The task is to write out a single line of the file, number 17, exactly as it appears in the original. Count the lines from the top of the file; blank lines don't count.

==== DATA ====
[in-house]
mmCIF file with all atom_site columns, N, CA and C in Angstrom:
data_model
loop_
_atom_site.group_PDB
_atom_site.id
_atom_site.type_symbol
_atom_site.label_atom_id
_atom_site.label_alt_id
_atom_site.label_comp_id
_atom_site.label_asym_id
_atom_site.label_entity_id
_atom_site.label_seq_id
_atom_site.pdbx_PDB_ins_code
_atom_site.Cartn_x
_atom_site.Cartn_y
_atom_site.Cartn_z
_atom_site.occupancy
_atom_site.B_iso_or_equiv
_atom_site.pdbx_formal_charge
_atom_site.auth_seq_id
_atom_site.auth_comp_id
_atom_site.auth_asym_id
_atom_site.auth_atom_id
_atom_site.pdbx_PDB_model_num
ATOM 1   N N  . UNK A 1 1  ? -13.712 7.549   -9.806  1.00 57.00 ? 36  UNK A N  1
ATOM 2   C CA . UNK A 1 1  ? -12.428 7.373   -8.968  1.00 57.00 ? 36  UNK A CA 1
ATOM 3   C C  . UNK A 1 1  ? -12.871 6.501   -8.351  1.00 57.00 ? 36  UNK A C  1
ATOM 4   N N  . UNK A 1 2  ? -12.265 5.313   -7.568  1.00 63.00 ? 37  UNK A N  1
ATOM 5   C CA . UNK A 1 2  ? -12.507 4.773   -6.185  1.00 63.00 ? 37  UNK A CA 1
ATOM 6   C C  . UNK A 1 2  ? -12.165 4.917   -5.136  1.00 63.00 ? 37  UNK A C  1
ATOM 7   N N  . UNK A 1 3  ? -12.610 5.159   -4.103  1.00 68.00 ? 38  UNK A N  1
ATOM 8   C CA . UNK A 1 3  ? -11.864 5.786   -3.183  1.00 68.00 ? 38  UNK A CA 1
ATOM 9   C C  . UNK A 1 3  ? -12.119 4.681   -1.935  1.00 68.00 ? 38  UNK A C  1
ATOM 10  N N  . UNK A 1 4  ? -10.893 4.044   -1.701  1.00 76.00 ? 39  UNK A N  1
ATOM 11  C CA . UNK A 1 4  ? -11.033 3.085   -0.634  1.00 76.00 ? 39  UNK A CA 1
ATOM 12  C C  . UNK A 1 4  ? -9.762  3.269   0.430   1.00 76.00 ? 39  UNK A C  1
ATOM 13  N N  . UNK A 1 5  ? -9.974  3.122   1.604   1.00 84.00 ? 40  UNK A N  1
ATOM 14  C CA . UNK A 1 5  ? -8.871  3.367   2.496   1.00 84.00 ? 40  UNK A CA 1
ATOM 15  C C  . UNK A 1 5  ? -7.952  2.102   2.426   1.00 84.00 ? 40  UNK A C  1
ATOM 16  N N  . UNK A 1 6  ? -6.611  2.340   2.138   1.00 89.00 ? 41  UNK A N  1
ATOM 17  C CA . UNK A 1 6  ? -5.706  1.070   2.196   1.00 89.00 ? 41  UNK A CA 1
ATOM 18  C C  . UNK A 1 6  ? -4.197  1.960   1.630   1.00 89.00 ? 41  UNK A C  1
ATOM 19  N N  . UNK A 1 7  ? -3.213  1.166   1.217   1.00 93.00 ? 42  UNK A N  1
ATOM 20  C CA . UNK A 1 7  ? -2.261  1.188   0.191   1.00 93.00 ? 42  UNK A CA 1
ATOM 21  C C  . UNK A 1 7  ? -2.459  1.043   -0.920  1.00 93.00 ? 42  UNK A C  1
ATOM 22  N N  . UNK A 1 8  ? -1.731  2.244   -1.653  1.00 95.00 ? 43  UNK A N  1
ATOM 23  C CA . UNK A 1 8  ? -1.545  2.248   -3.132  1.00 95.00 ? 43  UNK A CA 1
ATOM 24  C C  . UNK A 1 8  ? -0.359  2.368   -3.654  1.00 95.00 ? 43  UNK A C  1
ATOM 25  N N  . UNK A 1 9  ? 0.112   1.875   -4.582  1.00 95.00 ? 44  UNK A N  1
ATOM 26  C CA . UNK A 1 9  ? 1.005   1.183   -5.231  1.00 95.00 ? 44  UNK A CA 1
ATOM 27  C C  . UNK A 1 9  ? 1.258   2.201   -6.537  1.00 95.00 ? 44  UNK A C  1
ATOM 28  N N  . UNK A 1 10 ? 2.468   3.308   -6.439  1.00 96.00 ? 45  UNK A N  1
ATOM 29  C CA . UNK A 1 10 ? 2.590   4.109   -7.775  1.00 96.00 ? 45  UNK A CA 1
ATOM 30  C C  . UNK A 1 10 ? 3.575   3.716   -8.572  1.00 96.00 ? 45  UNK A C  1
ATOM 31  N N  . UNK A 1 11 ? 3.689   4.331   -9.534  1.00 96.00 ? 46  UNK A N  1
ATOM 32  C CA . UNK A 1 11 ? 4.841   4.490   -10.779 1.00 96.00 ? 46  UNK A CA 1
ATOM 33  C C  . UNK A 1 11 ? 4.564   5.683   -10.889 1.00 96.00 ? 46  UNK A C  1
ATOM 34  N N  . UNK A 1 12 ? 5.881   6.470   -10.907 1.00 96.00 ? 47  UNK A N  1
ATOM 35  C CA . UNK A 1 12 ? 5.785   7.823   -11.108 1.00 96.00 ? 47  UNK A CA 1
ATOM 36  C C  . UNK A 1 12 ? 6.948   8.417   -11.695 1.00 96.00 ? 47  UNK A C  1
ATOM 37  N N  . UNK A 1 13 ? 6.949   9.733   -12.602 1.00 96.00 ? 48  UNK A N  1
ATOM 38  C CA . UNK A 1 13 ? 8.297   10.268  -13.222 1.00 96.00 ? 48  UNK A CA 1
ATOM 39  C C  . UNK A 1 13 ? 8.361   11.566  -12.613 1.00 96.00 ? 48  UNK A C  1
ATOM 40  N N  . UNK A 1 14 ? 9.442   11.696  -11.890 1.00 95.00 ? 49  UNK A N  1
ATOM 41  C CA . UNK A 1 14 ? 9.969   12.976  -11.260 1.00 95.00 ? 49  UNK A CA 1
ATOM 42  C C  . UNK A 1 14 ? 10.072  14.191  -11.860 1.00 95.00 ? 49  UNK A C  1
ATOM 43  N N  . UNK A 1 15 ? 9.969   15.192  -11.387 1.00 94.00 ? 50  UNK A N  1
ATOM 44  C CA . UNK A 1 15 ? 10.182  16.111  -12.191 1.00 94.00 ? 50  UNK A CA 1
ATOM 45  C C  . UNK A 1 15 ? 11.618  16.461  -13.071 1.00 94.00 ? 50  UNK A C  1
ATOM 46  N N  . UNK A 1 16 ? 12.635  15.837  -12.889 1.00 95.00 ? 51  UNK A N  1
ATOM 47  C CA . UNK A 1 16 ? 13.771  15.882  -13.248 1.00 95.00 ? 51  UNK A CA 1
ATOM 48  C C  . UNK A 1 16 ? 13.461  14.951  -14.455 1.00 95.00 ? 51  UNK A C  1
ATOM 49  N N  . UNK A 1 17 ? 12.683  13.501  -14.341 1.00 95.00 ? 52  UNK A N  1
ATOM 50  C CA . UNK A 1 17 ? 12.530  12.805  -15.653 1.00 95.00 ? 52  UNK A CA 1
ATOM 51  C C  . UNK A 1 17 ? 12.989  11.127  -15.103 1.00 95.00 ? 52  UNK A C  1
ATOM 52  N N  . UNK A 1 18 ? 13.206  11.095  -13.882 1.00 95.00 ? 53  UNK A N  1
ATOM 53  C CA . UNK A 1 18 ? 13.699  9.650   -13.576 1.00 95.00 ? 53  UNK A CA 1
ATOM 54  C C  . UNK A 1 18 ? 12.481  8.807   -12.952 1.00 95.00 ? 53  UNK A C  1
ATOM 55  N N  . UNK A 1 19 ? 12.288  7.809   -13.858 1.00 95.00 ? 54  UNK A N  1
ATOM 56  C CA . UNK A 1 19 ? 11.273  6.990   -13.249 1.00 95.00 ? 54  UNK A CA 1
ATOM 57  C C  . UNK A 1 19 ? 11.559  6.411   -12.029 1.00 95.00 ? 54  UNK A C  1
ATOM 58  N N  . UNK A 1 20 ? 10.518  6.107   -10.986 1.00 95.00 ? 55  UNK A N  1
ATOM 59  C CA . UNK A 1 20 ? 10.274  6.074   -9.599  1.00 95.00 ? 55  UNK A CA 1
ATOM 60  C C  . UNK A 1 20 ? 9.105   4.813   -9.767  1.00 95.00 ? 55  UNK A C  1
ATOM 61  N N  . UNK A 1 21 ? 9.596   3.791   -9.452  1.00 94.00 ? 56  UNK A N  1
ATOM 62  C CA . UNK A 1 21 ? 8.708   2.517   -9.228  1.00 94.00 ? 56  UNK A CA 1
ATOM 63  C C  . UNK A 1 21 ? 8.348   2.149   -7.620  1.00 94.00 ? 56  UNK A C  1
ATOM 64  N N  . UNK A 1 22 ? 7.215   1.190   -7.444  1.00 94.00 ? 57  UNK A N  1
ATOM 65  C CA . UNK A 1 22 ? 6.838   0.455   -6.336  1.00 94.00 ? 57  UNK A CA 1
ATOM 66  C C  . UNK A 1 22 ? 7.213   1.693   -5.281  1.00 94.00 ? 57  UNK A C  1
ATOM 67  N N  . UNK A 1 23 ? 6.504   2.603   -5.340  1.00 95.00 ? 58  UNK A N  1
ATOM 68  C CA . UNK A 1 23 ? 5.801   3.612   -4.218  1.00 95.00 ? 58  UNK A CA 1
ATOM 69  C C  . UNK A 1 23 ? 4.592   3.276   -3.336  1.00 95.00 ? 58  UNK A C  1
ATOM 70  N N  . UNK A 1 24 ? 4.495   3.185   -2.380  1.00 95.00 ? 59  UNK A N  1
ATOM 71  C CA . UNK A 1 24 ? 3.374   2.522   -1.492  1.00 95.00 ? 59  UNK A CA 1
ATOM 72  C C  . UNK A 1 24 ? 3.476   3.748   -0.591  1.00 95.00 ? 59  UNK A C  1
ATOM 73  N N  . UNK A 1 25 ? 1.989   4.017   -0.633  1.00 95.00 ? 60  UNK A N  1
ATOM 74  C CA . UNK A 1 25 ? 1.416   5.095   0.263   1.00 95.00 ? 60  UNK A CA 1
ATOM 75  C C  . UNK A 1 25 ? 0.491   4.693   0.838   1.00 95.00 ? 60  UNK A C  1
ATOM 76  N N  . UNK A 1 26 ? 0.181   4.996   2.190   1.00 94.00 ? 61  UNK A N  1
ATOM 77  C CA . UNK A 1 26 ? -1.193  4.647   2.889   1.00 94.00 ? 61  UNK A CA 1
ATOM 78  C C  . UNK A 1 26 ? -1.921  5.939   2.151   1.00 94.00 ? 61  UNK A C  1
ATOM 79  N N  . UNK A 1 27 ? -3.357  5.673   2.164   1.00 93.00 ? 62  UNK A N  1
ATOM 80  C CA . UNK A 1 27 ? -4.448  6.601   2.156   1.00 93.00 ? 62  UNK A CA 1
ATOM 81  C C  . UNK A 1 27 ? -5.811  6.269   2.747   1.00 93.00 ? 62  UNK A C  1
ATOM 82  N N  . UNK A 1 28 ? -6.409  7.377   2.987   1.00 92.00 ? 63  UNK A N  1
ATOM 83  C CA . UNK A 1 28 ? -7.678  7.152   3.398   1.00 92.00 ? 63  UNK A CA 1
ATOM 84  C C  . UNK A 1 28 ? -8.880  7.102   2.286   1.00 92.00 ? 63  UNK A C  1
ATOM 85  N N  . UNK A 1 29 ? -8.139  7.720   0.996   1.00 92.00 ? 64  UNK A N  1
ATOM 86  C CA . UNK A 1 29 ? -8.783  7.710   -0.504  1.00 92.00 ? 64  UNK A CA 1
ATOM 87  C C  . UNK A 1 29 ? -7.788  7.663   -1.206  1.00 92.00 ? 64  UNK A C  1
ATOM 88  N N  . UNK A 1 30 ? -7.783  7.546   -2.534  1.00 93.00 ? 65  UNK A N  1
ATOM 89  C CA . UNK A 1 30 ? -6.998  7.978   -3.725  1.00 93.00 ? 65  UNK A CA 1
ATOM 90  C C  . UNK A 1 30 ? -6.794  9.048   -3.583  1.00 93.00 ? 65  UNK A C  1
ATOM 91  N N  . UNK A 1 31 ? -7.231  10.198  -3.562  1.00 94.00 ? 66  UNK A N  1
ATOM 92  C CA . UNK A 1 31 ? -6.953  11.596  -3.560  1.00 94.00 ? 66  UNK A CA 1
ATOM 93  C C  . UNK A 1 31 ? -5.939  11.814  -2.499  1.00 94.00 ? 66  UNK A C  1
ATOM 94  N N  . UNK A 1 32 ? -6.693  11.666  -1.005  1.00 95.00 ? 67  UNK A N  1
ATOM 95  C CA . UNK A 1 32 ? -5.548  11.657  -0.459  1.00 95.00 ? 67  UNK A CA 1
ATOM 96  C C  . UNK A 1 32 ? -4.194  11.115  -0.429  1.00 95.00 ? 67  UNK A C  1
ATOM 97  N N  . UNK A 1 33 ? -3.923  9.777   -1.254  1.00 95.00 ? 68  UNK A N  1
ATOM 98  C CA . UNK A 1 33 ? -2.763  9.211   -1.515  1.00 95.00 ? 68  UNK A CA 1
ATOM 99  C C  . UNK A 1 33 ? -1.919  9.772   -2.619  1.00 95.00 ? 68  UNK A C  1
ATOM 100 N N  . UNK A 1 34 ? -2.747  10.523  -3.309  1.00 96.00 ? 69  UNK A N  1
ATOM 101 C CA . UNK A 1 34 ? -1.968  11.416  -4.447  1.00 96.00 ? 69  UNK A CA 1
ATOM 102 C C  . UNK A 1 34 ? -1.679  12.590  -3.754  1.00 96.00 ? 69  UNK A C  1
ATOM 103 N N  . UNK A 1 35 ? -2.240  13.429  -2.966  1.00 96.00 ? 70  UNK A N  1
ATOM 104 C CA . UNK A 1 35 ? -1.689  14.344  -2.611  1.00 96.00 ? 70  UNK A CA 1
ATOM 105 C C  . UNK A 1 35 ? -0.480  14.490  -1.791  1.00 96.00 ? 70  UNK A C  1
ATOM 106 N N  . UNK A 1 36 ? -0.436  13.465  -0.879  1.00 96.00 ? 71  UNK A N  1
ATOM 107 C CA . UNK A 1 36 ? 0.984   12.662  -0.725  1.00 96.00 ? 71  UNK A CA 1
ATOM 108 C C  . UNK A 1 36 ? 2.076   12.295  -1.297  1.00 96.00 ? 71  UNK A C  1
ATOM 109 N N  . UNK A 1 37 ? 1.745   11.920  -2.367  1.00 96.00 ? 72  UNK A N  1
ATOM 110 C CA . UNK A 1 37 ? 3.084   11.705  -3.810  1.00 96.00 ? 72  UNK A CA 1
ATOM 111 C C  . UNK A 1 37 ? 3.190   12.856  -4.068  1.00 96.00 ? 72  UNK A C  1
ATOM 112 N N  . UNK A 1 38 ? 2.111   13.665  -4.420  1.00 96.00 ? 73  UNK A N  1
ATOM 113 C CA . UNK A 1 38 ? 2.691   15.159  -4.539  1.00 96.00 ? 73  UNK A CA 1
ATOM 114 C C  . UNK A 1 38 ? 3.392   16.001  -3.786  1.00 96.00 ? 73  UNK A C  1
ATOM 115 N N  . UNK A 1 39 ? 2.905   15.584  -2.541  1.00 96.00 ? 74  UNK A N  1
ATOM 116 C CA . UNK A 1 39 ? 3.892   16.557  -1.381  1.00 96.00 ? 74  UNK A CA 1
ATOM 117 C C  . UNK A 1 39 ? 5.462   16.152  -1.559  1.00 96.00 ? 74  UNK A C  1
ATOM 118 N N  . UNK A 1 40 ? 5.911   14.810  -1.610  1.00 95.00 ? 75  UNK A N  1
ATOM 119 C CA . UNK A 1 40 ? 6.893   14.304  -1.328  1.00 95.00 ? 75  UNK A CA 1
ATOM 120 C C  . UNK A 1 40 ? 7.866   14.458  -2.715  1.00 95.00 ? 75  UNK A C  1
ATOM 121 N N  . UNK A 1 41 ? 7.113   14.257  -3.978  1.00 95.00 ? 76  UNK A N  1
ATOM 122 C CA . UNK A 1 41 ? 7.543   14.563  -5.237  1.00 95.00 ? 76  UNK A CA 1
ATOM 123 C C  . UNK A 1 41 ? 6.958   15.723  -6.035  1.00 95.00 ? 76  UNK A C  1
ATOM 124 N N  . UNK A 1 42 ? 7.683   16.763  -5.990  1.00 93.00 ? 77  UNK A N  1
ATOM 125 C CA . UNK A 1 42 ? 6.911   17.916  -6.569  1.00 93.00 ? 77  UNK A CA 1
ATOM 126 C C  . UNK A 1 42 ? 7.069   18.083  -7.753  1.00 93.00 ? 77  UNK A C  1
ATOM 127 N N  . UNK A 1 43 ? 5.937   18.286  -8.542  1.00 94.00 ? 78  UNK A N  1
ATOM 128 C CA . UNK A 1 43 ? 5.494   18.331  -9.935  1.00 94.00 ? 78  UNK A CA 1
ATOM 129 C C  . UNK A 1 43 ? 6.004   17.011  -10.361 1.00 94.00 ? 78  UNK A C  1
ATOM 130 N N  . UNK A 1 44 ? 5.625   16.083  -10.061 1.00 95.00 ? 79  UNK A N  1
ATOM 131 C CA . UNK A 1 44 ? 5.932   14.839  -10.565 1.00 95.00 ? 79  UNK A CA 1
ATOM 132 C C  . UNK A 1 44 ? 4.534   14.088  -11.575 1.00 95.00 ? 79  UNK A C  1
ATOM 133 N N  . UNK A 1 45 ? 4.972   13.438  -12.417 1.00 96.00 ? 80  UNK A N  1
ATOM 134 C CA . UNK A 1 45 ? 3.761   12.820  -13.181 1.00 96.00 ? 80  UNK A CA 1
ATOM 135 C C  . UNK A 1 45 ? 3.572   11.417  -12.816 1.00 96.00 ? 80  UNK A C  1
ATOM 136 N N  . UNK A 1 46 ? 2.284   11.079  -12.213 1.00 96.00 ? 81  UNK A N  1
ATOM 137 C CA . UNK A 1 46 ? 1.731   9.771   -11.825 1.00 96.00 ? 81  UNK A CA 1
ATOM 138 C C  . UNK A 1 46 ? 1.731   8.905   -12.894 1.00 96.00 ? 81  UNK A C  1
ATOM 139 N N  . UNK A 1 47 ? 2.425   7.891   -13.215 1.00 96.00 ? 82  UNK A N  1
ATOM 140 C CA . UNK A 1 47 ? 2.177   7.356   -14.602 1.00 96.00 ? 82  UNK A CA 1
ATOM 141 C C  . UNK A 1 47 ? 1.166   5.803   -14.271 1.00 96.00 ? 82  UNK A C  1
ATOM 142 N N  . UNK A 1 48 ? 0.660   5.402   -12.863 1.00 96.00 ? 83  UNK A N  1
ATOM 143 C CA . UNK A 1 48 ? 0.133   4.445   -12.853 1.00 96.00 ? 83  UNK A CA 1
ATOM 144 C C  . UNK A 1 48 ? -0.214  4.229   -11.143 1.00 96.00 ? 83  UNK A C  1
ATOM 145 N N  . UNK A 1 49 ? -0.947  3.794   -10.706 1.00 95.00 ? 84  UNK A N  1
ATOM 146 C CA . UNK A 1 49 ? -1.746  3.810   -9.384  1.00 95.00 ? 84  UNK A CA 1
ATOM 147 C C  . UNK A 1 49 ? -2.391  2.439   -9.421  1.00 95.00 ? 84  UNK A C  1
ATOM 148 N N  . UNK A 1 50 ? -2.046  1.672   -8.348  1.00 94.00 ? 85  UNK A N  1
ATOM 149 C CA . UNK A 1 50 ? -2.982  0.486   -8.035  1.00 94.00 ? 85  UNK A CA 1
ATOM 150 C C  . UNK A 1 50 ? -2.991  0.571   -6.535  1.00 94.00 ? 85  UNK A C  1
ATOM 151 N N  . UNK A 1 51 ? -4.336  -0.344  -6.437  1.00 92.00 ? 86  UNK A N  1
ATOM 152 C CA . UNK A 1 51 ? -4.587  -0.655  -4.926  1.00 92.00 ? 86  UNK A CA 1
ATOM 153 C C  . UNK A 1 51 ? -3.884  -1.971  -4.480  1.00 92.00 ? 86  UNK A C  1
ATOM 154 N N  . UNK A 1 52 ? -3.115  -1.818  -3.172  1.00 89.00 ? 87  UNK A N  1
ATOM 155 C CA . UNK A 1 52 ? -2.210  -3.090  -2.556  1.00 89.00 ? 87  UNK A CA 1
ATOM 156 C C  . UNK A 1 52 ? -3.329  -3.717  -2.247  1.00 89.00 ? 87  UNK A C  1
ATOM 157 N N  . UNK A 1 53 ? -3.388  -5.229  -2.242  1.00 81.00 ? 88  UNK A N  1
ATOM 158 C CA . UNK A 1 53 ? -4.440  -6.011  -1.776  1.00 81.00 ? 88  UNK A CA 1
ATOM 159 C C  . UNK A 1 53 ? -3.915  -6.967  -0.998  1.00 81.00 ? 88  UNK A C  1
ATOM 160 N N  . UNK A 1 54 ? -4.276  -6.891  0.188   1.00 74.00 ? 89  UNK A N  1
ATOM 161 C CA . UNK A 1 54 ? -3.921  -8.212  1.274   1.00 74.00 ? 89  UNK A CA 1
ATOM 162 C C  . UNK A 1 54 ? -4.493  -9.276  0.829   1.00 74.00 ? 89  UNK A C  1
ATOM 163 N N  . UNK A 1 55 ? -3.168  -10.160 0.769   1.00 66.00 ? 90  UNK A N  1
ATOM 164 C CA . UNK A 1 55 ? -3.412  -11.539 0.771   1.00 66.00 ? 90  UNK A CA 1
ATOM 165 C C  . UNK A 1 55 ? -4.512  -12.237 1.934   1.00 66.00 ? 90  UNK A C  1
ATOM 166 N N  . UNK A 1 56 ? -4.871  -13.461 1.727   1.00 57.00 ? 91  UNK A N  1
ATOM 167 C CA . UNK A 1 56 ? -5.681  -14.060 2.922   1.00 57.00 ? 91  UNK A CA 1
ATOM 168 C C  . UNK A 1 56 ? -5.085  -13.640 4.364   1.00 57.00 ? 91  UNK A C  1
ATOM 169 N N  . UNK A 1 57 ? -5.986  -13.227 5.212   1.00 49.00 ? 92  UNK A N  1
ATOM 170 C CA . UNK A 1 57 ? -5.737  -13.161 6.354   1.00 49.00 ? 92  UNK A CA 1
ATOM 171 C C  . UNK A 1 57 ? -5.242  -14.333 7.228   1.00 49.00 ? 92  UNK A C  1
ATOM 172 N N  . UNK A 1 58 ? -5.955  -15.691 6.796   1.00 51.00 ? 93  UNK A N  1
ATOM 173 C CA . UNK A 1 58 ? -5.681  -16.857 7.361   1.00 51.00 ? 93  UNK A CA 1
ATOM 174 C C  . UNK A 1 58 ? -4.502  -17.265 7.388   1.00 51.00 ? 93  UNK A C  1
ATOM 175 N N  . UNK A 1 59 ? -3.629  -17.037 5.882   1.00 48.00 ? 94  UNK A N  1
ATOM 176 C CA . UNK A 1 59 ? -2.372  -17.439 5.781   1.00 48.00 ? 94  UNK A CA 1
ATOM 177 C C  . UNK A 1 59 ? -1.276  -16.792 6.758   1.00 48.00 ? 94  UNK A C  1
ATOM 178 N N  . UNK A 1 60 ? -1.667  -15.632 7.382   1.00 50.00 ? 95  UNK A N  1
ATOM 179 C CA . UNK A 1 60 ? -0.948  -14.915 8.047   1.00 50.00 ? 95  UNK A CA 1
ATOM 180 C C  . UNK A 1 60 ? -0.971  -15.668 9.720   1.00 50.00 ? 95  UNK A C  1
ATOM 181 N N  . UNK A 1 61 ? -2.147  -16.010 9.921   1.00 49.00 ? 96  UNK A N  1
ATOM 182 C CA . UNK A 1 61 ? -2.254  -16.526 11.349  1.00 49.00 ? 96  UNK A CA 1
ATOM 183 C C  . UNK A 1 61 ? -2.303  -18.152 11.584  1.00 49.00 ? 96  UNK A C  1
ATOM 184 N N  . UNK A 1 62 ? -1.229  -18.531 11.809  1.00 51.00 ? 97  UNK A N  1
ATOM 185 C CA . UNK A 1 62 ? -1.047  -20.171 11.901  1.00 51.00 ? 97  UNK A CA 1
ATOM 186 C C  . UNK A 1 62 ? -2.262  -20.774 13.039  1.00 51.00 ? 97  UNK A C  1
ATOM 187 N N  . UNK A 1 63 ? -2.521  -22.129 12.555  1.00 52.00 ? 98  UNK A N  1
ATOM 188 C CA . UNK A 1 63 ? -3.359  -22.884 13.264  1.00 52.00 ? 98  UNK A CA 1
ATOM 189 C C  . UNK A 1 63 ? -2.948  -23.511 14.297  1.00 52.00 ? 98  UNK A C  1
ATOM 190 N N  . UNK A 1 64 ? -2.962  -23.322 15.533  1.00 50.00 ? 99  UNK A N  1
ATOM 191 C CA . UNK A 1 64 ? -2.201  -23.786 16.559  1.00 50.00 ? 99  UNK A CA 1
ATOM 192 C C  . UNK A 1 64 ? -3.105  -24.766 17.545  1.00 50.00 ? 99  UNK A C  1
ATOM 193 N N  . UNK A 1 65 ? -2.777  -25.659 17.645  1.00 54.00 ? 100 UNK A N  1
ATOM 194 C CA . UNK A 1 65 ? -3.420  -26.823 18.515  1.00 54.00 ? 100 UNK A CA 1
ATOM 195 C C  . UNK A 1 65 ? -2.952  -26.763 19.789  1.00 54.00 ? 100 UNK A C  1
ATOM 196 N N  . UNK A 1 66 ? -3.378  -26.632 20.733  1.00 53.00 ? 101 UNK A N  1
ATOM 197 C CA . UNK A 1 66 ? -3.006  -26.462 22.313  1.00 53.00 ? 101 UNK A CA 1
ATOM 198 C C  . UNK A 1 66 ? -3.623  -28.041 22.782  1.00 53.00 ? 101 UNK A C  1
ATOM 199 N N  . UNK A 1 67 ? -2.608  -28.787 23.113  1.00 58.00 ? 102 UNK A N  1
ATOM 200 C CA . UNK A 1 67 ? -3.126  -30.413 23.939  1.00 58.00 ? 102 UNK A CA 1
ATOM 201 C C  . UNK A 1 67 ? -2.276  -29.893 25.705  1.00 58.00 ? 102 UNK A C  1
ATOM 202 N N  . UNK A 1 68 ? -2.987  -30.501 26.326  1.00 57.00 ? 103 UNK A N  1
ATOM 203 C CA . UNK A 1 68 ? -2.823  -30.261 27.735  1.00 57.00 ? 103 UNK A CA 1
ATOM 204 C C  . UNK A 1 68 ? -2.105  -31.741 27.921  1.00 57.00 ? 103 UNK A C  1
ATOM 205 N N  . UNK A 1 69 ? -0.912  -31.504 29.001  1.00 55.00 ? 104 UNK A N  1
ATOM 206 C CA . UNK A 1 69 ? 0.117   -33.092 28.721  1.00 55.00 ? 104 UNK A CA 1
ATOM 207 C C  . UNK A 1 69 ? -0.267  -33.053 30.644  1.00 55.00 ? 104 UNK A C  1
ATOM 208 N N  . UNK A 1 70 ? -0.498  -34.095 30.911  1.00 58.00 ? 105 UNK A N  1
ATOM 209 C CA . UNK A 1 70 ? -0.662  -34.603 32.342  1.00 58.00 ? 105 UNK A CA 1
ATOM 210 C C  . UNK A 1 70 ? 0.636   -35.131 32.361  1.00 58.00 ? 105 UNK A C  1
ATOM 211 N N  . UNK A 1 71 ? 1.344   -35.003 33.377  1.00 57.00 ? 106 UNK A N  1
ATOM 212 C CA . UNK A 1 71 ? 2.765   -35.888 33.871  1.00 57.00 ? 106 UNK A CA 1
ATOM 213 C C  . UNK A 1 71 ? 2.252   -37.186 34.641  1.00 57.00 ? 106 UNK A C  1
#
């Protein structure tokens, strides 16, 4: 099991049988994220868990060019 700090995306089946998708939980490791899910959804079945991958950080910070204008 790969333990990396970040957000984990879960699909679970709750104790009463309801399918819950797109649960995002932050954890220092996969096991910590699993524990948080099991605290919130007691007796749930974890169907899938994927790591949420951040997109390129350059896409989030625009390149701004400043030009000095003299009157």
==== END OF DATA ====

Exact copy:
_atom_site.Cartn_z